You know how much I love the Homestead Heritage community just north of Waco. This faith-based agrarian society practices and teaches the kinds of sustainable, "old fashioned" skills that keep a group of people connected physically, geographically, emotionally and spiritually--things like woodworking, blacksmithing, spinning, weaving, horse farming, beekeeping, cheese and soap making, and more. I have a couple of pals who love this place too, and who join me in dipping our toes into the pool of Doing Life Together every chance we get.
|Laurie and Lisa|
Laurie drove down with me and we met up with our friend Lisa from Lubbock. Lisa was there at Homestead Heritage taking some weaving classes, and when she's this close to our neck of the woods, we just have to get together. Laurie and I brought some knitting and spinning, and made ourselves at home off to the side while Lisa finished up the table runner she had started on her rigid heddle loom.
The folks in the class showed off their work, and made us feel totally at home, because, well, that's what you do in community. Especially when you have so much in common.
Some folks come to take classes here because the old-time crafts are fun, novel, cool, and intrinsically satisfying. Do they understand the deep river of life running through the hearts of the people they meet here? I'm sure some do.
Lisa does. She has brought this community into her heart, and they have welcomed her into theirs. The fiber is the common thread, so to speak, but it's just a link. It's not the core. We all have the wool and cotton and linen in common, but the real connection is much more fundamental than that.
|Table Runner on the Loom|
We're woven together by the understanding of the value of each individual, and the value of the community as a whole--by the dignity we receive by having meaningful work to do--by the grounding we get from stewarding the earth--by the responsibility we share in passing all this on to the next generation--by honoring our Creator, who engineered this need for community into our very DNA.
|Ten Year Old Hadassah Warps Her Loom|
This life in community laughs at the idea that satisfaction can be bought or sold, traded or consumed. This kind of profound satisfaction can only be achieved when you know who you are in the context of community, and your specific role. There is no one just like you, and no one can ever take your place. You are loved and needed, and your community is less if you're not there.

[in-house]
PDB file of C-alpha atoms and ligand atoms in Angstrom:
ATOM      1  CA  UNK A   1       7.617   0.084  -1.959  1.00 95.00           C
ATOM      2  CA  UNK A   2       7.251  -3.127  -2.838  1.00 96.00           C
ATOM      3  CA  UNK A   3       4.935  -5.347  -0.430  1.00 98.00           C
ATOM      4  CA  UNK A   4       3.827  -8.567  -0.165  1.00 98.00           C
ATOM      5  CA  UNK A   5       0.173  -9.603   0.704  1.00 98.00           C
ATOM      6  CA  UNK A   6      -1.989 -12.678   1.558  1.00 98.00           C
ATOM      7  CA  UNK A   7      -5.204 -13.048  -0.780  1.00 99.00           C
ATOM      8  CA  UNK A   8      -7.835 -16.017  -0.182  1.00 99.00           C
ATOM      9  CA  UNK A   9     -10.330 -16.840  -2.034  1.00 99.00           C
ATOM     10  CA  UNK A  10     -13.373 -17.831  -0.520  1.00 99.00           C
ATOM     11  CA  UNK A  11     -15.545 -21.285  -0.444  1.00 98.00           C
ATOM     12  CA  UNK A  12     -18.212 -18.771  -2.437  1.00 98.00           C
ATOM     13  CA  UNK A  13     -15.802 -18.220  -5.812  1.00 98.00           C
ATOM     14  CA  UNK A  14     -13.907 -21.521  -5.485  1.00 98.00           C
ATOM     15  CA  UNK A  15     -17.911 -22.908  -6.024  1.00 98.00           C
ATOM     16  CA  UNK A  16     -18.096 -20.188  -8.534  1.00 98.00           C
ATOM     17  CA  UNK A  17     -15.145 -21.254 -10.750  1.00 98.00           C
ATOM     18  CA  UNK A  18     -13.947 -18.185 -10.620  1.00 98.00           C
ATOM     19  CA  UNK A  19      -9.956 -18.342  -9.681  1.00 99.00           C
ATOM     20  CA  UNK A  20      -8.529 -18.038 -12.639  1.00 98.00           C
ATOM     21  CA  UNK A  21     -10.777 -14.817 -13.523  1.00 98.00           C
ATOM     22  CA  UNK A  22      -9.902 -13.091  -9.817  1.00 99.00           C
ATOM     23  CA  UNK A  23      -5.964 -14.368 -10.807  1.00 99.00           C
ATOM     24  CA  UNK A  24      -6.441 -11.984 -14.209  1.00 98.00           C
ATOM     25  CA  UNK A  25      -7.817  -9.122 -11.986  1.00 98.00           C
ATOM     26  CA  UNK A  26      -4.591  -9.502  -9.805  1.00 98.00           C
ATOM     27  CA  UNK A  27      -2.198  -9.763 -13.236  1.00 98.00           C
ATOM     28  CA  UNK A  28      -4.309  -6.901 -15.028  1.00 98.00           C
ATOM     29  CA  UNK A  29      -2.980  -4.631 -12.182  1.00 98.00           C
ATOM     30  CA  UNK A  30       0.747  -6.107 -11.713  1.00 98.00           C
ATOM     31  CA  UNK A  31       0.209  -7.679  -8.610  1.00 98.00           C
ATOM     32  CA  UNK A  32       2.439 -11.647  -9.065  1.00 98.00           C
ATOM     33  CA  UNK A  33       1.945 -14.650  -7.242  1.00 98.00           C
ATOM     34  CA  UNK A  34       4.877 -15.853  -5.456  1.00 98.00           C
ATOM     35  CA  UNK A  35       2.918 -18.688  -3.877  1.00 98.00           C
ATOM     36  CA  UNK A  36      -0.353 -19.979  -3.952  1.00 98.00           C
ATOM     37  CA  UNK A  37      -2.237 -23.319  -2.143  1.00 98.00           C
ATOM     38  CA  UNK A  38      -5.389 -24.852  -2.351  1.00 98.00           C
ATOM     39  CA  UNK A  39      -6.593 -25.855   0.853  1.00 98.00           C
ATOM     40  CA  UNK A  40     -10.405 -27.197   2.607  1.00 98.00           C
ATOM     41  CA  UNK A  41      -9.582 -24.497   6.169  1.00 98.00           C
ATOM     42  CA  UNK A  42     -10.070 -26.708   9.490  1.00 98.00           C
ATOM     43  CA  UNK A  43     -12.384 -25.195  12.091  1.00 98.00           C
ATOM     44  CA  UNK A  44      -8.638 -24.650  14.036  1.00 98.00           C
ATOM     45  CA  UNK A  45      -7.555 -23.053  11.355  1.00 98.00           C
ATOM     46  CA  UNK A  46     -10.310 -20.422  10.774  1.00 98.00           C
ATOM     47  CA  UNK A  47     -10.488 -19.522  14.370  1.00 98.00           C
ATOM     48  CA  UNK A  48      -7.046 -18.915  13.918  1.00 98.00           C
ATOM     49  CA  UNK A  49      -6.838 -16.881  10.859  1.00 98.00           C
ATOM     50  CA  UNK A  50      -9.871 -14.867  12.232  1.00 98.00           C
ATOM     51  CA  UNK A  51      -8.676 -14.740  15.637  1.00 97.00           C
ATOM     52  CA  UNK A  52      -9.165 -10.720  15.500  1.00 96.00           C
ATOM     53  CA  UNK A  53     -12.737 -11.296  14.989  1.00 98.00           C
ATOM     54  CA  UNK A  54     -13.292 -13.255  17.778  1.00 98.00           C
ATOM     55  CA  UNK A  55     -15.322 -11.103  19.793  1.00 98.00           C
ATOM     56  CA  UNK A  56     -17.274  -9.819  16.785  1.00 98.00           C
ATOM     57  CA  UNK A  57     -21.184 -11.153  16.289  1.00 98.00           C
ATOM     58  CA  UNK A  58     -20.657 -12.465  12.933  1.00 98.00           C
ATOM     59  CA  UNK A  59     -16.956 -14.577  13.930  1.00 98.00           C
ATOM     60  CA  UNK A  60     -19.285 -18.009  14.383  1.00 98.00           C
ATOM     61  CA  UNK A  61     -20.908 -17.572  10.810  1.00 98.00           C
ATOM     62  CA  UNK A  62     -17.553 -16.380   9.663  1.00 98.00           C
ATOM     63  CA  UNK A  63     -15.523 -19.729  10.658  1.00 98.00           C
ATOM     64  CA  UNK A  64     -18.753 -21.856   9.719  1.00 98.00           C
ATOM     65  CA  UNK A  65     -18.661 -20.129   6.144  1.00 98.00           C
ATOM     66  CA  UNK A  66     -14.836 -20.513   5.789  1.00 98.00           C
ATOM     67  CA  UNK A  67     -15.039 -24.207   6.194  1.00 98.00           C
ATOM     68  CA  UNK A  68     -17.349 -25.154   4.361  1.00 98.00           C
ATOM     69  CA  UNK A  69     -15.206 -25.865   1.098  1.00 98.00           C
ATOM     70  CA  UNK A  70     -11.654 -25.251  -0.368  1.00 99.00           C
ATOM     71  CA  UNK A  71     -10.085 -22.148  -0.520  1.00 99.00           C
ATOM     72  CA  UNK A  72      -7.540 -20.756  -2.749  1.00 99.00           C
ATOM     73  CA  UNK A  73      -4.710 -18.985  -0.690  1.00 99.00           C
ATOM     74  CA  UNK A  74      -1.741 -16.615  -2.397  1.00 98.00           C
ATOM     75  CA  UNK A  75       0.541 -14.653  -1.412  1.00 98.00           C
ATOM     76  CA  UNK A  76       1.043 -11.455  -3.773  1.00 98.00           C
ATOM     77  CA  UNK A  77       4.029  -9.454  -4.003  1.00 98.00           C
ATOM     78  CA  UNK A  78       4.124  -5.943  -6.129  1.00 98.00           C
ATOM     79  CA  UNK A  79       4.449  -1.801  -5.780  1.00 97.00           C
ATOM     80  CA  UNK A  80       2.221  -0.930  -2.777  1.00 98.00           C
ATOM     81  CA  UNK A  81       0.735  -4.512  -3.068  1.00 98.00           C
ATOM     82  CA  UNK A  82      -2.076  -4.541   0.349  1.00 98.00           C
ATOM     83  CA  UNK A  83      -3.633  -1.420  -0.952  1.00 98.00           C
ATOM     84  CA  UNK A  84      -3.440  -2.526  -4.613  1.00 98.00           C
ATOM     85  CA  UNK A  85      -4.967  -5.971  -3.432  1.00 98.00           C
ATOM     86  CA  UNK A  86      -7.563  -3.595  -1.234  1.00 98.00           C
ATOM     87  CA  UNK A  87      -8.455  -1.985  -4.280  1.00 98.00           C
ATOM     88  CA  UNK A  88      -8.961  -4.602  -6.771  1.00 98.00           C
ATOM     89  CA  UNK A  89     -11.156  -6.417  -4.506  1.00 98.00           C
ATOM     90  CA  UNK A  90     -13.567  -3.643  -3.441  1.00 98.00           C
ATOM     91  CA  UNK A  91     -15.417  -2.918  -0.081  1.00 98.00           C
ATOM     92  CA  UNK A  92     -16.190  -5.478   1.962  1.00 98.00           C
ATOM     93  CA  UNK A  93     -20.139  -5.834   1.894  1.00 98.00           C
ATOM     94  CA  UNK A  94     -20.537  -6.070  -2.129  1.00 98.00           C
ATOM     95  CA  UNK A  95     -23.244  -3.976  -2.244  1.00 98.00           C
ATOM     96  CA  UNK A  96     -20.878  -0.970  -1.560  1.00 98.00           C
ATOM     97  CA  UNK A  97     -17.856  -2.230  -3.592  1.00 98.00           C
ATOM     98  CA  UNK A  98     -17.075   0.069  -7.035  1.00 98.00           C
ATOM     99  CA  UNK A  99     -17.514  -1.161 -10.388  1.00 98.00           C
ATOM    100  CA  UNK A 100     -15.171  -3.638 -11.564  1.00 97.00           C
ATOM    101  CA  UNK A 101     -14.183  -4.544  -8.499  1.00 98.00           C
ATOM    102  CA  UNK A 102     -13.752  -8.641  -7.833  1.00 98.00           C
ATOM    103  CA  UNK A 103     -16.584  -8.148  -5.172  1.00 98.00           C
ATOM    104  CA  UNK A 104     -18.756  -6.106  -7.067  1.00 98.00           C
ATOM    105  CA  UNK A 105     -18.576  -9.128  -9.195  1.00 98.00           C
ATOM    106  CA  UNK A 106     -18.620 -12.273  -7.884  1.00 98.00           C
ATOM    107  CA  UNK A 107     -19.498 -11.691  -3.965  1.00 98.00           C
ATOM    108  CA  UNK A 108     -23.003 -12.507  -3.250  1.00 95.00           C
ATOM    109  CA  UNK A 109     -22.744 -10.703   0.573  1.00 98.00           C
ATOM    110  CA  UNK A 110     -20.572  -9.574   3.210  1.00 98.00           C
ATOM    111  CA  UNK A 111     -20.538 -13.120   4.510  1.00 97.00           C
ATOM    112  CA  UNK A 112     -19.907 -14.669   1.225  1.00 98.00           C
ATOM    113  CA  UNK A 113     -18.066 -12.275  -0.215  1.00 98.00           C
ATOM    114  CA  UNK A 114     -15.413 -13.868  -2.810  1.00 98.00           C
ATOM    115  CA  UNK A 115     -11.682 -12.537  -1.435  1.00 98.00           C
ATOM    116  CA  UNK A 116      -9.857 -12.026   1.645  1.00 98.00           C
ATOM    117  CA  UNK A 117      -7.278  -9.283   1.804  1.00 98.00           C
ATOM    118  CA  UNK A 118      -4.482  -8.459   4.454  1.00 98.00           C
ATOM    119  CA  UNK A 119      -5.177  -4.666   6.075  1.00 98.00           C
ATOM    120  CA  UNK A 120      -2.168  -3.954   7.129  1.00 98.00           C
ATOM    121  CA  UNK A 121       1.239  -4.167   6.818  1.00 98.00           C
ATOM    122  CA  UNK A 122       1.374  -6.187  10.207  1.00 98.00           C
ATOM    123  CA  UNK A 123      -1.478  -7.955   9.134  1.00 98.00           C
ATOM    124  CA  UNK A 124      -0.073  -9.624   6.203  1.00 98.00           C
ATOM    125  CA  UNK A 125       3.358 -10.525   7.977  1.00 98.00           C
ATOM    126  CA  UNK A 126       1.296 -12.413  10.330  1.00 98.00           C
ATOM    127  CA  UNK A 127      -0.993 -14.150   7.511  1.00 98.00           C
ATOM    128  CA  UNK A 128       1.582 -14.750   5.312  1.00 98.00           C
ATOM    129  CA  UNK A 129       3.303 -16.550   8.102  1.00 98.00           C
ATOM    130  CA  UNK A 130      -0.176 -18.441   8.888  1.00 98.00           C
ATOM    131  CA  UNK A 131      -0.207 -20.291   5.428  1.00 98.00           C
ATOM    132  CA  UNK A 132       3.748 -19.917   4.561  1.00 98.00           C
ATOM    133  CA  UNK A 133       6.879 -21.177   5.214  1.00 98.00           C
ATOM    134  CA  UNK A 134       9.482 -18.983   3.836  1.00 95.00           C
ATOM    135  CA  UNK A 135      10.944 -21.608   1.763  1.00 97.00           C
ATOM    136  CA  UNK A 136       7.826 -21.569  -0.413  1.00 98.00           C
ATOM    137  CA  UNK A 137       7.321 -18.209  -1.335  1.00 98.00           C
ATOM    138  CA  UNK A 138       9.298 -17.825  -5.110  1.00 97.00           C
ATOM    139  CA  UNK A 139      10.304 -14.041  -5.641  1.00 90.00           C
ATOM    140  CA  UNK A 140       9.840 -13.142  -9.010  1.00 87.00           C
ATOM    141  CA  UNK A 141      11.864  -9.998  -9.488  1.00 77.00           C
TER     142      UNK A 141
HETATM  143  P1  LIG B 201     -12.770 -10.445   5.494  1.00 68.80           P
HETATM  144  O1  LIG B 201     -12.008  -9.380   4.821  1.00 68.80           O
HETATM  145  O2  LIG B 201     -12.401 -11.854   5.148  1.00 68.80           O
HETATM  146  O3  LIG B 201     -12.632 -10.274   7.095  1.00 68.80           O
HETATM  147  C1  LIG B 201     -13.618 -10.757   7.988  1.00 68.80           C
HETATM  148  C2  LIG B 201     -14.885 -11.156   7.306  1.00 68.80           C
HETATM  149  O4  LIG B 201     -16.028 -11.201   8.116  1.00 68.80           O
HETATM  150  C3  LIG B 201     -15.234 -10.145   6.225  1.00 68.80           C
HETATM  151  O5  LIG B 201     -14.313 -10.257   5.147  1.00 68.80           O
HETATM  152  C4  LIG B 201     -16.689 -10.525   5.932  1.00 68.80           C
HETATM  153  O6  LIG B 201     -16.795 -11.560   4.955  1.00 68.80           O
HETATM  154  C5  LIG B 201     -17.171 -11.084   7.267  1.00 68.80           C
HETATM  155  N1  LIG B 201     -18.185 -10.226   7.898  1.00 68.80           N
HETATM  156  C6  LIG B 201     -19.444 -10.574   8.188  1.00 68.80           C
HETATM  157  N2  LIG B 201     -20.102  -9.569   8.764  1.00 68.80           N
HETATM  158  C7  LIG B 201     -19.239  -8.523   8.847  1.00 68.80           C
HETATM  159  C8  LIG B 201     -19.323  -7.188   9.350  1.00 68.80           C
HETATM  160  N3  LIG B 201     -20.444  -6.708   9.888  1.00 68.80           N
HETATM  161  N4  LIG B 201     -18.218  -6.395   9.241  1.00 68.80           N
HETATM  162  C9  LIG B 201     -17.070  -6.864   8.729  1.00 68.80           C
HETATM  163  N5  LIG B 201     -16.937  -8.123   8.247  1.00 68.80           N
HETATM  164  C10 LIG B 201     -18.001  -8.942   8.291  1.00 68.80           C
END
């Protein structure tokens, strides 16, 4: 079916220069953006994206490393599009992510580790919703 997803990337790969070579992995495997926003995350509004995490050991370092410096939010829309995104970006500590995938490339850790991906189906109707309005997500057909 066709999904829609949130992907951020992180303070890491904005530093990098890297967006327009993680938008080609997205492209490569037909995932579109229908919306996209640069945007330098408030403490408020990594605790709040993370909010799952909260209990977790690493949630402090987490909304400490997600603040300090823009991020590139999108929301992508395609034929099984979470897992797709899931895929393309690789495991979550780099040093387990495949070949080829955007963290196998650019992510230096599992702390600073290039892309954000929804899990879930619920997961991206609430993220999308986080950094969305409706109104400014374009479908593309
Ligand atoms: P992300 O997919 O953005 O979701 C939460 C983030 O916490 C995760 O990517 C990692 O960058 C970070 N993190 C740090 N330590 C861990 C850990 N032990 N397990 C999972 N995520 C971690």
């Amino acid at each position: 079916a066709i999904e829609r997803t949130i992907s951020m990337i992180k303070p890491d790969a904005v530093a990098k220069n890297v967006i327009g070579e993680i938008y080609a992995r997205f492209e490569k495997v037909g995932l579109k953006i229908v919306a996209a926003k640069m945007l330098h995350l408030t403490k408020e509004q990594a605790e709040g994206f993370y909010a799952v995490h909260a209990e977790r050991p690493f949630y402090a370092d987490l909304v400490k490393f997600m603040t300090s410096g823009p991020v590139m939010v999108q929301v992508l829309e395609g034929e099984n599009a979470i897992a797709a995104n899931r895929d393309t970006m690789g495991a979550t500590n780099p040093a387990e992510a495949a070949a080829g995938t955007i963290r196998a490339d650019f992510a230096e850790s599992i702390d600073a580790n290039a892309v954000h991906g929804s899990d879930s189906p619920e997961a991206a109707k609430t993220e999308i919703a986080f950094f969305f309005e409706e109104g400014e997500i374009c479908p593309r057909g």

|I Spun Some Jacob Wool|
This community of Homestead Heritage reinforces the message everywhere you look - from the hand crafted everything, to the meticulously tidy grounds, simple and modest dress, quick smiles, open hearts, helping hands, and guileless eyes of its citizens. These folks know who they are.
|Warped for Wedding Dress Material - 40 EPI|
People in our culture have a terrible time remembering what's real, and who they are. We've separated ourselves from each other, from the world we live in, and especially from the idea that we did not make ourselves. We ricochet around our days, grasping at significance, only to have it vanish into thin air when we try to catch it in a jar. I bet you know people who are so lost and discouraged that they seem like mere shell people. Where are your hollow spaces?
Every time I set foot on the property at Homestead Heritage, I am renewed in my mission for Jacob's Reward Farm. We have a very similar calling, if you will, as an intentional community. We don't have the luxury of having all our community members actually live together, but we come together as often as we can, and we spend time recognizing each individual's gifts and needs.
We're downright evangelical in bringing our friends to be part of the farm family, because we've all learned first-hand how much we are warmed and healed when we let our new friends take up more and more real estate in our hearts.
No community is perfect - it's made up of people who have flaws. But the nature of community strengthens the places of weakness, and galvanizes the areas of strength. We're buckets more than the sum of our parts. I'm not the same person who brought her first sheep onto the place back in 2007. The farm has forced me to re-imagine what I thought about how life works. I'm learning how much I need my family and friends, and that my friends need me--that I cannot do anything of lasting value alone. I'm learning that my heart can stretch to include lots and lots of new friends.
There's room for you here, too. Please come...